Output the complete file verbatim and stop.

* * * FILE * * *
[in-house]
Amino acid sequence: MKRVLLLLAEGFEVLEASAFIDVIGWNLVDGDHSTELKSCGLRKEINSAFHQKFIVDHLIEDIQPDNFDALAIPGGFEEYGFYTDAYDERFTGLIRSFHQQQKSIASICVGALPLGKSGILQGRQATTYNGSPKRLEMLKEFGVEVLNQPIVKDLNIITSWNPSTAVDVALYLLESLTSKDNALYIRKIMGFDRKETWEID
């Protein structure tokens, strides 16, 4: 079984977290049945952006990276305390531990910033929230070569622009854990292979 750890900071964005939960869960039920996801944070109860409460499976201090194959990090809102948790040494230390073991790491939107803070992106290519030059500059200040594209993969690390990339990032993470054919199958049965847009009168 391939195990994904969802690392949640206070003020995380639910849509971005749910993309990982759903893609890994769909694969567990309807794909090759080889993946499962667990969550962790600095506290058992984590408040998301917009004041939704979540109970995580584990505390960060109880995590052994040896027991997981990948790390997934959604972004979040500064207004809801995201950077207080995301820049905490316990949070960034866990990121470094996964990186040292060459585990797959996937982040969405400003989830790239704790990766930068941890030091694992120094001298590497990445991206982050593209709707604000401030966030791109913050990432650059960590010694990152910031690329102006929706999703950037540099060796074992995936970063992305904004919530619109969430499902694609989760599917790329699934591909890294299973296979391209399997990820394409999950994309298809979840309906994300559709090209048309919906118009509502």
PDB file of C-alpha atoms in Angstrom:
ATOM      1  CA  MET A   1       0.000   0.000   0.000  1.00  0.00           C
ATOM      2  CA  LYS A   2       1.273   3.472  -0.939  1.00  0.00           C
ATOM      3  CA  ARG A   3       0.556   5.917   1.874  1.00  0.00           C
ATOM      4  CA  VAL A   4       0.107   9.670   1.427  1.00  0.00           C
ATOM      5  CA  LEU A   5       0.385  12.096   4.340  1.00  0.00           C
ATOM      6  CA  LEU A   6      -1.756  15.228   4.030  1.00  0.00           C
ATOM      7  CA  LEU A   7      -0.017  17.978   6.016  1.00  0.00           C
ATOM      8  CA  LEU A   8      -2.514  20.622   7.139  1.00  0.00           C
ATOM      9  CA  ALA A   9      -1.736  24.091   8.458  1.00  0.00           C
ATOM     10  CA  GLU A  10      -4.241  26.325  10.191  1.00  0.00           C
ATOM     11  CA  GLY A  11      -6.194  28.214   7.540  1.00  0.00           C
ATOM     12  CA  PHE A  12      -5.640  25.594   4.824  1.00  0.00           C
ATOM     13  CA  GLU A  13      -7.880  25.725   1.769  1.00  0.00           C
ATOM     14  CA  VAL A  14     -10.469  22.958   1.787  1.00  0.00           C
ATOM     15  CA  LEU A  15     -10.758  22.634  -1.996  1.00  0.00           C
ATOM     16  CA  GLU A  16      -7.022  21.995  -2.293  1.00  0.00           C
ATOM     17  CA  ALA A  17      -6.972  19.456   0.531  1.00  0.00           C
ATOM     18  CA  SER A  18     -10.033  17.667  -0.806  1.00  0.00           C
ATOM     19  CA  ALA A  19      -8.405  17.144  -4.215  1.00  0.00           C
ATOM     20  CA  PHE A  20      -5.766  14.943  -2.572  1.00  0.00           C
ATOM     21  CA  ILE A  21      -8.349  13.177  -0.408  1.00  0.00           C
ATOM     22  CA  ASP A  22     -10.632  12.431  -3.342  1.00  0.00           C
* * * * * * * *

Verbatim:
[in-house]
Amino acid sequence: MKRVLLLLAEGFEVLEASAFIDVIGWNLVDGDHSTELKSCGLRKEINSAFHQKFIVDHLIEDIQPDNFDALAIPGGFEEYGFYTDAYDERFTGLIRSFHQQQKSIASICVGALPLGKSGILQGRQATTYNGSPKRLEMLKEFGVEVLNQPIVKDLNIITSWNPSTAVDVALYLLESLTSKDNALYIRKIMGFDRKETWEID
């Protein structure tokens, strides 16, 4: 079984977290049945952006990276305390531990910033929230070569622009854990292979 750890900071964005939960869960039920996801944070109860409460499976201090194959990090809102948790040494230390073991790491939107803070992106290519030059500059200040594209993969690390990339990032993470054919199958049965847009009168 391939195990994904969802690392949640206070003020995380639910849509971005749910993309990982759903893609890994769909694969567990309807794909090759080889993946499962667990969550962790600095506290058992984590408040998301917009004041939704979540109970995580584990505390960060109880995590052994040896027991997981990948790390997934959604972004979040500064207004809801995201950077207080995301820049905490316990949070960034866990990121470094996964990186040292060459585990797959996937982040969405400003989830790239704790990766930068941890030091694992120094001298590497990445991206982050593209709707604000401030966030791109913050990432650059960590010694990152910031690329102006929706999703950037540099060796074992995936970063992305904004919530619109969430499902694609989760599917790329699934591909890294299973296979391209399997990820394409999950994309298809979840309906994300559709090209048309919906118009509502």
PDB file of C-alpha atoms in Angstrom:
ATOM      1  CA  MET A   1       0.000   0.000   0.000  1.00  0.00           C
ATOM      2  CA  LYS A   2       1.273   3.472  -0.939  1.00  0.00           C
ATOM      3  CA  ARG A   3       0.556   5.917   1.874  1.00  0.00           C
ATOM      4  CA  VAL A   4       0.107   9.670   1.427  1.00  0.00           C
ATOM      5  CA  LEU A   5       0.385  12.096   4.340  1.00  0.00           C
ATOM      6  CA  LEU A   6      -1.756  15.228   4.030  1.00  0.00           C
ATOM      7  CA  LEU A   7      -0.017  17.978   6.016  1.00  0.00           C
ATOM      8  CA  LEU A   8      -2.514  20.622   7.139  1.00  0.00           C
ATOM      9  CA  ALA A   9      -1.736  24.091   8.458  1.00  0.00           C
ATOM     10  CA  GLU A  10      -4.241  26.325  10.191  1.00  0.00           C
ATOM     11  CA  GLY A  11      -6.194  28.214   7.540  1.00  0.00           C
ATOM     12  CA  PHE A  12      -5.640  25.594   4.824  1.00  0.00           C
ATOM     13  CA  GLU A  13      -7.880  25.725   1.769  1.00  0.00           C
ATOM     14  CA  VAL A  14     -10.469  22.958   1.787  1.00  0.00           C
ATOM     15  CA  LEU A  15     -10.758  22.634  -1.996  1.00  0.00           C
ATOM     16  CA  GLU A  16      -7.022  21.995  -2.293  1.00  0.00           C
ATOM     17  CA  ALA A  17      -6.972  19.456   0.531  1.00  0.00           C
ATOM     18  CA  SER A  18     -10.033  17.667  -0.806  1.00  0.00           C
ATOM     19  CA  ALA A  19      -8.405  17.144  -4.215  1.00  0.00           C
ATOM     20  CA  PHE A  20      -5.766  14.943  -2.572  1.00  0.00           C
ATOM     21  CA  ILE A  21      -8.349  13.177  -0.408  1.00  0.00           C
ATOM     22  CA  ASP A  22     -10.632  12.431  -3.342  1.00  0.00           C